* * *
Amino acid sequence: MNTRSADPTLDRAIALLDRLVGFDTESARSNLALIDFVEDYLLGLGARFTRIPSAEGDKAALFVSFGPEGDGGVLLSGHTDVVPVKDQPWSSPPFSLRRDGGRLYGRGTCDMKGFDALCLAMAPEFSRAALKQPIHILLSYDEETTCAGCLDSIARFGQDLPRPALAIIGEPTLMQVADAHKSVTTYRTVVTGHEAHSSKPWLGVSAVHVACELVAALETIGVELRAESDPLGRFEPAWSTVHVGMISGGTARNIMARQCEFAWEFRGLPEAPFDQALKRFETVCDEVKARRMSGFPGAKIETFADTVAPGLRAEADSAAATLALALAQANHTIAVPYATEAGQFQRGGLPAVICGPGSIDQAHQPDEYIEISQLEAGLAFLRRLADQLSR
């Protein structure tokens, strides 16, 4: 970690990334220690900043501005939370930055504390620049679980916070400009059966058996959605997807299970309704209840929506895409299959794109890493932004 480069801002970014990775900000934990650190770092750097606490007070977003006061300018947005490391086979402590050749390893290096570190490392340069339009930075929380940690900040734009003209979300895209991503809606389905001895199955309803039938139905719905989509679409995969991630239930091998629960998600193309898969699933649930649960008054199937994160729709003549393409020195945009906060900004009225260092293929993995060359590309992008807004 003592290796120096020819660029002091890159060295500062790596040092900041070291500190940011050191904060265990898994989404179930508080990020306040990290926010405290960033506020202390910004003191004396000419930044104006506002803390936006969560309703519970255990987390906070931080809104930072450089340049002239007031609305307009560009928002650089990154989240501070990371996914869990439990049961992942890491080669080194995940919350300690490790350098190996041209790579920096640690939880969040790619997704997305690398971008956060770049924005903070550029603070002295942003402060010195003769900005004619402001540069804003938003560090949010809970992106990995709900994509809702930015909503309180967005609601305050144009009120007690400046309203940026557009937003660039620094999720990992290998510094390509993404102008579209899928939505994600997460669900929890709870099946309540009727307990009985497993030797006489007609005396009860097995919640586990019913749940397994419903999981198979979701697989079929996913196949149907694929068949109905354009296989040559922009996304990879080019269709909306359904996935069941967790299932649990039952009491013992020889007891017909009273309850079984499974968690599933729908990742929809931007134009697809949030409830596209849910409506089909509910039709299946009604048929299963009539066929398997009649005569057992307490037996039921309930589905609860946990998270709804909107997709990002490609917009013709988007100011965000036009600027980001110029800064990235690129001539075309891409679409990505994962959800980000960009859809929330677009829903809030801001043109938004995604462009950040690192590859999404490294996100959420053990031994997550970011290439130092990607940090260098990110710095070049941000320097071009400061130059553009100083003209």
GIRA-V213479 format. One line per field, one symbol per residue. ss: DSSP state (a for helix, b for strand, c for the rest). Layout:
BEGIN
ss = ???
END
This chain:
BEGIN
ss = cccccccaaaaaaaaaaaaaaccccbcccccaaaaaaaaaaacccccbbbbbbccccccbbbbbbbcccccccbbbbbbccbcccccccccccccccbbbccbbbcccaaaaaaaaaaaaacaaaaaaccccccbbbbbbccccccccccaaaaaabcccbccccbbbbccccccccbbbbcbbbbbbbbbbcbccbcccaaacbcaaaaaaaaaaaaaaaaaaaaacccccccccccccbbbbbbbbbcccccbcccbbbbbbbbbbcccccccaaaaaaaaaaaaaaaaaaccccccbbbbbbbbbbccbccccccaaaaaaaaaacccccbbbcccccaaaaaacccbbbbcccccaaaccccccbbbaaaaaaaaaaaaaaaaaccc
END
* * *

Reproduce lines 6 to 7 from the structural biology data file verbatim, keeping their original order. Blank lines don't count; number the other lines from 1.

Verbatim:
END
This chain: